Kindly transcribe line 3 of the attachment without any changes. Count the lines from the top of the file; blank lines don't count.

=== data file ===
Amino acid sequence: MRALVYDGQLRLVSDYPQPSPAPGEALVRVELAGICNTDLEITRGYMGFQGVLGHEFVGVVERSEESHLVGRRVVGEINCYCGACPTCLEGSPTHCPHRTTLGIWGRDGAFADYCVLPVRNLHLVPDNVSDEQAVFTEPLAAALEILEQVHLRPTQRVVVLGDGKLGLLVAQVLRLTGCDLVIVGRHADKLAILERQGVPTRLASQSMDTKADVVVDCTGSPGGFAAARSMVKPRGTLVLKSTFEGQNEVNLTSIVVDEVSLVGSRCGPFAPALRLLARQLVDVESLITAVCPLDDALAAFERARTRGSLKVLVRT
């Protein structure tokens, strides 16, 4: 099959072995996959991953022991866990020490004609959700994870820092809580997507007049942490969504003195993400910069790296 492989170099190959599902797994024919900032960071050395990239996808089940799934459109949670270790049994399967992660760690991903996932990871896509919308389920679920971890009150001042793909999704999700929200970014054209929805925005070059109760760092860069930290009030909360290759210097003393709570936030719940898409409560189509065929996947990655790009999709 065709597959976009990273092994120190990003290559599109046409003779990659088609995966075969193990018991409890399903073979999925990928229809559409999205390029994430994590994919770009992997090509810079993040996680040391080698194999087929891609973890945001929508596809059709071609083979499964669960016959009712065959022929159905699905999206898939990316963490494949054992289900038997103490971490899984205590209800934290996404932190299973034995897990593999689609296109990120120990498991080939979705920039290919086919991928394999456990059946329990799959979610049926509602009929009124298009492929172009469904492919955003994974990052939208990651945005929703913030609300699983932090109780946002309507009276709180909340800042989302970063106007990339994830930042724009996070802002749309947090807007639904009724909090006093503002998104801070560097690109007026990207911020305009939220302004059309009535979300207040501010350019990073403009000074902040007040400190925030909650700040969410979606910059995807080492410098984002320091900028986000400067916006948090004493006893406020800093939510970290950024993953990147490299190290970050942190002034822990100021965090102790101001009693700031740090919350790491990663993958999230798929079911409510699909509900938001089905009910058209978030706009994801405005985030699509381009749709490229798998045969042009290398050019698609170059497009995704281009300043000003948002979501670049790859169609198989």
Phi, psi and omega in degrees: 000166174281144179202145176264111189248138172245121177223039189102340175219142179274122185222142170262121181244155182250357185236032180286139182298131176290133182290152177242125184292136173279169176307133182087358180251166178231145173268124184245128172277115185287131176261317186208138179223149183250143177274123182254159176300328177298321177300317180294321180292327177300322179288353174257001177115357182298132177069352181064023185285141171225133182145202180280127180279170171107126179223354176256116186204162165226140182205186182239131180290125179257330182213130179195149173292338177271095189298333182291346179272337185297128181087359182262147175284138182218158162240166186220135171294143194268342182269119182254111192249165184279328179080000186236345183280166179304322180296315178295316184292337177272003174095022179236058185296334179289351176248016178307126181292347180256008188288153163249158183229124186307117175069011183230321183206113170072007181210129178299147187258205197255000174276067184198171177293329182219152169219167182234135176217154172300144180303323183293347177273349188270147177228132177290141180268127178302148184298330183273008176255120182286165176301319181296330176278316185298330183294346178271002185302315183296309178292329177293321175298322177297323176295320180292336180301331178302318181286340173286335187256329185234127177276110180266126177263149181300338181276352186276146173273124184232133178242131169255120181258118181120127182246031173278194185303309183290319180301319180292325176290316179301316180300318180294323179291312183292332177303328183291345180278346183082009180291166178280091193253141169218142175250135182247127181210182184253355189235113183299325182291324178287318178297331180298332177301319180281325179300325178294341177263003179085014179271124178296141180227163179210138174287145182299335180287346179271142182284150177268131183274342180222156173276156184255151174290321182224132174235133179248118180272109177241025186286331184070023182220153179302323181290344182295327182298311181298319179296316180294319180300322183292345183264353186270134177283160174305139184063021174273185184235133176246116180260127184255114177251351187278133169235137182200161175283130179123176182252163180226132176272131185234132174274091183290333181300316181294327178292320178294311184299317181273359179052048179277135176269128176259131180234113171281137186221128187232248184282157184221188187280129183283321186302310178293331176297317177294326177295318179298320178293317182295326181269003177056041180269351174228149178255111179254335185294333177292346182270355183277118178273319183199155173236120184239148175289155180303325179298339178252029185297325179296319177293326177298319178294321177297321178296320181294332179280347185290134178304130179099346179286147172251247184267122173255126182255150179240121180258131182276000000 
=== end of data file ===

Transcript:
Phi, psi and omega in degrees: 000166174281144179202145176264111189248138172245121177223039189102340175219142179274122185222142170262121181244155182250357185236032180286139182298131176290133182290152177242125184292136173279169176307133182087358180251166178231145173268124184245128172277115185287131176261317186208138179223149183250143177274123182254159176300328177298321177300317180294321180292327177300322179288353174257001177115357182298132177069352181064023185285141171225133182145202180280127180279170171107126179223354176256116186204162165226140182205186182239131180290125179257330182213130179195149173292338177271095189298333182291346179272337185297128181087359182262147175284138182218158162240166186220135171294143194268342182269119182254111192249165184279328179080000186236345183280166179304322180296315178295316184292337177272003174095022179236058185296334179289351176248016178307126181292347180256008188288153163249158183229124186307117175069011183230321183206113170072007181210129178299147187258205197255000174276067184198171177293329182219152169219167182234135176217154172300144180303323183293347177273349188270147177228132177290141180268127178302148184298330183273008176255120182286165176301319181296330176278316185298330183294346178271002185302315183296309178292329177293321175298322177297323176295320180292336180301331178302318181286340173286335187256329185234127177276110180266126177263149181300338181276352186276146173273124184232133178242131169255120181258118181120127182246031173278194185303309183290319180301319180292325176290316179301316180300318180294323179291312183292332177303328183291345180278346183082009180291166178280091193253141169218142175250135182247127181210182184253355189235113183299325182291324178287318178297331180298332177301319180281325179300325178294341177263003179085014179271124178296141180227163179210138174287145182299335180287346179271142182284150177268131183274342180222156173276156184255151174290321182224132174235133179248118180272109177241025186286331184070023182220153179302323181290344182295327182298311181298319179296316180294319180300322183292345183264353186270134177283160174305139184063021174273185184235133176246116180260127184255114177251351187278133169235137182200161175283130179123176182252163180226132176272131185234132174274091183290333181300316181294327178292320178294311184299317181273359179052048179277135176269128176259131180234113171281137186221128187232248184282157184221188187280129183283321186302310178293331176297317177294326177295318179298320178293317182295326181269003177056041180269351174228149178255111179254335185294333177292346182270355183277118178273319183199155173236120184239148175289155180303325179298339178252029185297325179296319177293326177298319178294321177297321178296320181294332179280347185290134178304130179099346179286147172251247184267122173255126182255150179240121180258131182276000000 